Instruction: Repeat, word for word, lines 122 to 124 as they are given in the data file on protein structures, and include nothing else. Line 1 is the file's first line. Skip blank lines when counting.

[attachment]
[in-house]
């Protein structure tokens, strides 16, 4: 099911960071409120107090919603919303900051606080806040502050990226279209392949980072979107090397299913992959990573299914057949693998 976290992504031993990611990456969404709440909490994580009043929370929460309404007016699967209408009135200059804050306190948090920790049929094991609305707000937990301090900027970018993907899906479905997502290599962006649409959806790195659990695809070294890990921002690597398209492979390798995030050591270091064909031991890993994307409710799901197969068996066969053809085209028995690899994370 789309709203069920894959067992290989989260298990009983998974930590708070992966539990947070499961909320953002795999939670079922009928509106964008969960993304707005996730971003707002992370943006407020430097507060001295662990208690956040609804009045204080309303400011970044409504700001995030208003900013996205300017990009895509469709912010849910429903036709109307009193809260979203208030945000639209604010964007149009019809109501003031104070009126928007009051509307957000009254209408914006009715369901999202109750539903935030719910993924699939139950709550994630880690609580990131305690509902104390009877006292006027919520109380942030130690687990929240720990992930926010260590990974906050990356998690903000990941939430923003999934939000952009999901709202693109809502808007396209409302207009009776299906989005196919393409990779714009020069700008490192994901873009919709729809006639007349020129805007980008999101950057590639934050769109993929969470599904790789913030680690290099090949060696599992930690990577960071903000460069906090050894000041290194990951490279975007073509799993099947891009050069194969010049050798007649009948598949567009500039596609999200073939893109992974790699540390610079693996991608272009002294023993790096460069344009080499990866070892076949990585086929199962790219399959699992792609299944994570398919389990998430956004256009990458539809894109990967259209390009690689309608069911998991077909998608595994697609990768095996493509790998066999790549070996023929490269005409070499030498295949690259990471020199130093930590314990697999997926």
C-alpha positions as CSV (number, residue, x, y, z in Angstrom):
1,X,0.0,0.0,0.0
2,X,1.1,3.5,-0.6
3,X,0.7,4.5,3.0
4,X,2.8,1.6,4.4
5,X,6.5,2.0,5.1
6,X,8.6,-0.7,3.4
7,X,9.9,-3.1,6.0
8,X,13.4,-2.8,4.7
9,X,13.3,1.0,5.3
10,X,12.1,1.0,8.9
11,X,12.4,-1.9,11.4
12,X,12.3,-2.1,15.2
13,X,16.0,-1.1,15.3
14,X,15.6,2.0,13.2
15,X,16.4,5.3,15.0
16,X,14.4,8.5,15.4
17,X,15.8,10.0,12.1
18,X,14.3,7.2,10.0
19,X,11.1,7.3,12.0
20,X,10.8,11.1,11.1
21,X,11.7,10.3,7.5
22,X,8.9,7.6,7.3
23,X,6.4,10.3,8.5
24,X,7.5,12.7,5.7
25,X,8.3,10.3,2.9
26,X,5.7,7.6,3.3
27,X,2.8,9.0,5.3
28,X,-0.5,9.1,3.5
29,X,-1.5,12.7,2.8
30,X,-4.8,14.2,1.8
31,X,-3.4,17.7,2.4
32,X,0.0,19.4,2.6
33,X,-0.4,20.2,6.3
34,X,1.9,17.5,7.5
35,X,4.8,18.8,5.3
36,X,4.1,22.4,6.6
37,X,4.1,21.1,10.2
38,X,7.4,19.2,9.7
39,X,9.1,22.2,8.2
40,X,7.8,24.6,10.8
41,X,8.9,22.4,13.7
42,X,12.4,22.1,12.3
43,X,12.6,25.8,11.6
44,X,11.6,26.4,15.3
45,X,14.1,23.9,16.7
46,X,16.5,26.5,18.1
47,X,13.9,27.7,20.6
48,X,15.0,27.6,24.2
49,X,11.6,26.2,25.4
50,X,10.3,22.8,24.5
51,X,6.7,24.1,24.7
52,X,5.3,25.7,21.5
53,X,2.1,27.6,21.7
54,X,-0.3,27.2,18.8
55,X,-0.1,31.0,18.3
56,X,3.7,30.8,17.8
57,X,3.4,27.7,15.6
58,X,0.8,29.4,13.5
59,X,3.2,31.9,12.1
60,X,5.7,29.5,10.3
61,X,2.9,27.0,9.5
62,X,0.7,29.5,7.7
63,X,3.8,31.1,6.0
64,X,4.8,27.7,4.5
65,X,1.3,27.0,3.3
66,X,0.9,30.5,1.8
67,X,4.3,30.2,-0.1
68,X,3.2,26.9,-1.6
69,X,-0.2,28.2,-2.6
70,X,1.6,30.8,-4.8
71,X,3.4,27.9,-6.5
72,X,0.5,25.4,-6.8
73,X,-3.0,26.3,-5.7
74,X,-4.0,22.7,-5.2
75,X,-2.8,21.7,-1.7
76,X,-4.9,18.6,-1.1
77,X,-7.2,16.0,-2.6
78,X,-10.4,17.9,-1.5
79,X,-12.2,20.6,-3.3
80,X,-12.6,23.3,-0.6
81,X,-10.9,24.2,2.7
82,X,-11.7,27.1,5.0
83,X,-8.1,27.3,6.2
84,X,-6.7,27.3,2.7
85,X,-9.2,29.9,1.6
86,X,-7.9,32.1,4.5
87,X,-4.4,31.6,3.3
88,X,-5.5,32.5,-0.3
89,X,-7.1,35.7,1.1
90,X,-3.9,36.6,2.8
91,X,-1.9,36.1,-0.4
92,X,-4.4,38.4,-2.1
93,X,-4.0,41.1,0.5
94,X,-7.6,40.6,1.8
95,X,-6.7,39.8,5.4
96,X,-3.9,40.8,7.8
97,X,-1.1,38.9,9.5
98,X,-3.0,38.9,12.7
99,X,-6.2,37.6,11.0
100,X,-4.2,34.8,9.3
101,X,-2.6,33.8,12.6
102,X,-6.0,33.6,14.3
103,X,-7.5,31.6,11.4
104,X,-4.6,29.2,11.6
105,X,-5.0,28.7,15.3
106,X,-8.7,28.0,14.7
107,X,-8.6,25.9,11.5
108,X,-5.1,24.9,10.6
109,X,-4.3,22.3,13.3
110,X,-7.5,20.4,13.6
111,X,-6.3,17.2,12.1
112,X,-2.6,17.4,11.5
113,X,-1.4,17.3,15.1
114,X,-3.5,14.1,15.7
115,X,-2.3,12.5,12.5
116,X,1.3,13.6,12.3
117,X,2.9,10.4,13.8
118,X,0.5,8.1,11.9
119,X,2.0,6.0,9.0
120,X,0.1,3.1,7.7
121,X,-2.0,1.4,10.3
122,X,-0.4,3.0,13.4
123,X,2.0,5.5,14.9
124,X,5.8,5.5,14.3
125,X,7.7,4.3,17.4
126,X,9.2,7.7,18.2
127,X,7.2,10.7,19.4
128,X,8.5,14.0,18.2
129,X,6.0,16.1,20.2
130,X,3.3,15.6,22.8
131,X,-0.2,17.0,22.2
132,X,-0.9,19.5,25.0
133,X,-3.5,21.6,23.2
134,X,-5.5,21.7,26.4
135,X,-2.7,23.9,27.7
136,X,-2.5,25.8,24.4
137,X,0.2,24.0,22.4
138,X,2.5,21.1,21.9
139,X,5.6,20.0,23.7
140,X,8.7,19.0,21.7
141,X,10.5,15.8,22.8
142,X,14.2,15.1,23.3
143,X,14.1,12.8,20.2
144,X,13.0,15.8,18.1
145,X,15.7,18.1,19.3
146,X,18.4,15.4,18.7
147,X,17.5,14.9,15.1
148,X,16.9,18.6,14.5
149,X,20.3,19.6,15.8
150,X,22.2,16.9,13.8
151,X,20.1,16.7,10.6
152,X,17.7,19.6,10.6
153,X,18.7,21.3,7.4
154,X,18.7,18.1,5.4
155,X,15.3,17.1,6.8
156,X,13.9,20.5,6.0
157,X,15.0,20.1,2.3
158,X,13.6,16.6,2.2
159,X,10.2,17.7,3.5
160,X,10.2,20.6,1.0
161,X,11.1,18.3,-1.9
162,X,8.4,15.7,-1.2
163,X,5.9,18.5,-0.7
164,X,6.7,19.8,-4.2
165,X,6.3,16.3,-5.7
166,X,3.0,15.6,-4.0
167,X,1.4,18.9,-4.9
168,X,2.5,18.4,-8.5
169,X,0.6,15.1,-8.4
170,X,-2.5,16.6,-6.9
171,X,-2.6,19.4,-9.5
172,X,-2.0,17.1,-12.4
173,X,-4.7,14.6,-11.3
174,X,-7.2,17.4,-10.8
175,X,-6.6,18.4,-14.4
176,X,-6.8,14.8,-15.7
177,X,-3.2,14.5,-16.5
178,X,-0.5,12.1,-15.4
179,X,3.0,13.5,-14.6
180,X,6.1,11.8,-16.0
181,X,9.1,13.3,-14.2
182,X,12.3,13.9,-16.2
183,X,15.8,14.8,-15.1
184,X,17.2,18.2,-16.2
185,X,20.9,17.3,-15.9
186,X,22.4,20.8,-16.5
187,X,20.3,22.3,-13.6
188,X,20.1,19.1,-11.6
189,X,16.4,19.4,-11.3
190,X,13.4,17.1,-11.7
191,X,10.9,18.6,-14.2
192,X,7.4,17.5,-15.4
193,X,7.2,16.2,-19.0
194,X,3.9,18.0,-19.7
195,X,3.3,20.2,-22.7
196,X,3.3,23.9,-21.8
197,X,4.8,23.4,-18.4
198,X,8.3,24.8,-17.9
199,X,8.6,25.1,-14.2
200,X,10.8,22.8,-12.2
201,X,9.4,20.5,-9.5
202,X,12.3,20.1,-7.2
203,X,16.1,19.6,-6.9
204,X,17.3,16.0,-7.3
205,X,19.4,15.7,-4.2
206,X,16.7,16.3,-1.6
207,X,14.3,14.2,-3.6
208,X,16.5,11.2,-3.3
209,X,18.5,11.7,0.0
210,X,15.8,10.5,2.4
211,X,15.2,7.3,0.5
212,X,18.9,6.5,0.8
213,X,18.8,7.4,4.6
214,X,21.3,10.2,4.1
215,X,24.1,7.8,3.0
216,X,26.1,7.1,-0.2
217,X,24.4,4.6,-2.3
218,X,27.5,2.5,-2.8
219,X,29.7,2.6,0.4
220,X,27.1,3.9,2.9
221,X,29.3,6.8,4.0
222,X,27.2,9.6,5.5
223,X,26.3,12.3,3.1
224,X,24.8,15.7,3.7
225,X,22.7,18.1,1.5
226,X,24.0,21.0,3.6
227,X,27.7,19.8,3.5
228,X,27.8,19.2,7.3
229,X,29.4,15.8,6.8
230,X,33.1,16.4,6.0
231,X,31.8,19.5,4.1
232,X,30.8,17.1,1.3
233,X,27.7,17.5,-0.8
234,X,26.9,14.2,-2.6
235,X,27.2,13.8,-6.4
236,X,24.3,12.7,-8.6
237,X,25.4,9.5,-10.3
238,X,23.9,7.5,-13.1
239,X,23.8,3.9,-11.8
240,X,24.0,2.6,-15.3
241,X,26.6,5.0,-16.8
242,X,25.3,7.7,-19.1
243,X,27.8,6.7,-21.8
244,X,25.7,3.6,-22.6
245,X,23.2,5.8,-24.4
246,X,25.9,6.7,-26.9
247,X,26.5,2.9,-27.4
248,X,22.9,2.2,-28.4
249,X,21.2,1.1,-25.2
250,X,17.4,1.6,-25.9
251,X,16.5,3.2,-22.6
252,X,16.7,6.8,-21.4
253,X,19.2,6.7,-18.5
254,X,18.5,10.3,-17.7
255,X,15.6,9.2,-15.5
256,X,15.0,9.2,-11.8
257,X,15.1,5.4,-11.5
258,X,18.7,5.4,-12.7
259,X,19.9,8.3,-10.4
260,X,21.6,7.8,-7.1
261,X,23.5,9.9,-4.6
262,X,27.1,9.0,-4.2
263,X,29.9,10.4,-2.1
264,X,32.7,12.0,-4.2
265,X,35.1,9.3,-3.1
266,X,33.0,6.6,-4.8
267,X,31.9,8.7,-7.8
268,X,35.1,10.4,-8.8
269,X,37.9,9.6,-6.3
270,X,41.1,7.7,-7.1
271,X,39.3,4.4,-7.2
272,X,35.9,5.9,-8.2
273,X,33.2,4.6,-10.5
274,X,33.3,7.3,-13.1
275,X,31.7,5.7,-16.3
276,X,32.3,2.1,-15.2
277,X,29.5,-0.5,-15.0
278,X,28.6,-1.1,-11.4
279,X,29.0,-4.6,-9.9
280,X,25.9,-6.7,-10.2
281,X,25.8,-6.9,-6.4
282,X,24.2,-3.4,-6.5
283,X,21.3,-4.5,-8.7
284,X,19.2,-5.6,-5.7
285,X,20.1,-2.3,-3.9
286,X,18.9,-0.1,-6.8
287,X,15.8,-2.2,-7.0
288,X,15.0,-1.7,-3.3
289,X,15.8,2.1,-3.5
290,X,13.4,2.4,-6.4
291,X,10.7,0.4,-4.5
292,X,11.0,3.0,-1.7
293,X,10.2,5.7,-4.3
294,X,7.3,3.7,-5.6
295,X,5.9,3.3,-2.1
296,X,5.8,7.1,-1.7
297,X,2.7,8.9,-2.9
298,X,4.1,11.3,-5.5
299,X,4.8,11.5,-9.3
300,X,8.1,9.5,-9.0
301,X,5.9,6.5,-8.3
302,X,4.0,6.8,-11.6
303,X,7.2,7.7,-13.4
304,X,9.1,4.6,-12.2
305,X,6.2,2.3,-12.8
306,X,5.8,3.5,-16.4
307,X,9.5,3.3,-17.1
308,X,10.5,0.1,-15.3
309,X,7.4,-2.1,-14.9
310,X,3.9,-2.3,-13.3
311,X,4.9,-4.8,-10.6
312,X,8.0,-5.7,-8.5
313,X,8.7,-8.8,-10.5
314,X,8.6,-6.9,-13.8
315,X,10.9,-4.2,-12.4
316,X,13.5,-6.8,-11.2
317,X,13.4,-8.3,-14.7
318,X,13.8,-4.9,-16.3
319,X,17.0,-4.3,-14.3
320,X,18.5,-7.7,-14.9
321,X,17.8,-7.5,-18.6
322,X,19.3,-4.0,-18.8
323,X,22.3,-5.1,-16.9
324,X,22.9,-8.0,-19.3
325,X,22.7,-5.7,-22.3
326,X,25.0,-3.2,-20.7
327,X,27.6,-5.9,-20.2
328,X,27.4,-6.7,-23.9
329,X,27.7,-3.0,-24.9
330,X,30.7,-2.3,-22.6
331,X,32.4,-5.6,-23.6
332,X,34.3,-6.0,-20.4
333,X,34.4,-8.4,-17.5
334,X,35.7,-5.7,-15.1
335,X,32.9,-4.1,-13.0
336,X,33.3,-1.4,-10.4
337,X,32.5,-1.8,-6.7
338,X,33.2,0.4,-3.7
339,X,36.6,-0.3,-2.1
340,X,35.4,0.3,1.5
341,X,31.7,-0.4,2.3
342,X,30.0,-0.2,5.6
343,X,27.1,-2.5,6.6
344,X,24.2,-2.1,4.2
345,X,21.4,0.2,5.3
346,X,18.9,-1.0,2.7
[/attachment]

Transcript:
119,X,2.0,6.0,9.0
120,X,0.1,3.1,7.7
121,X,-2.0,1.4,10.3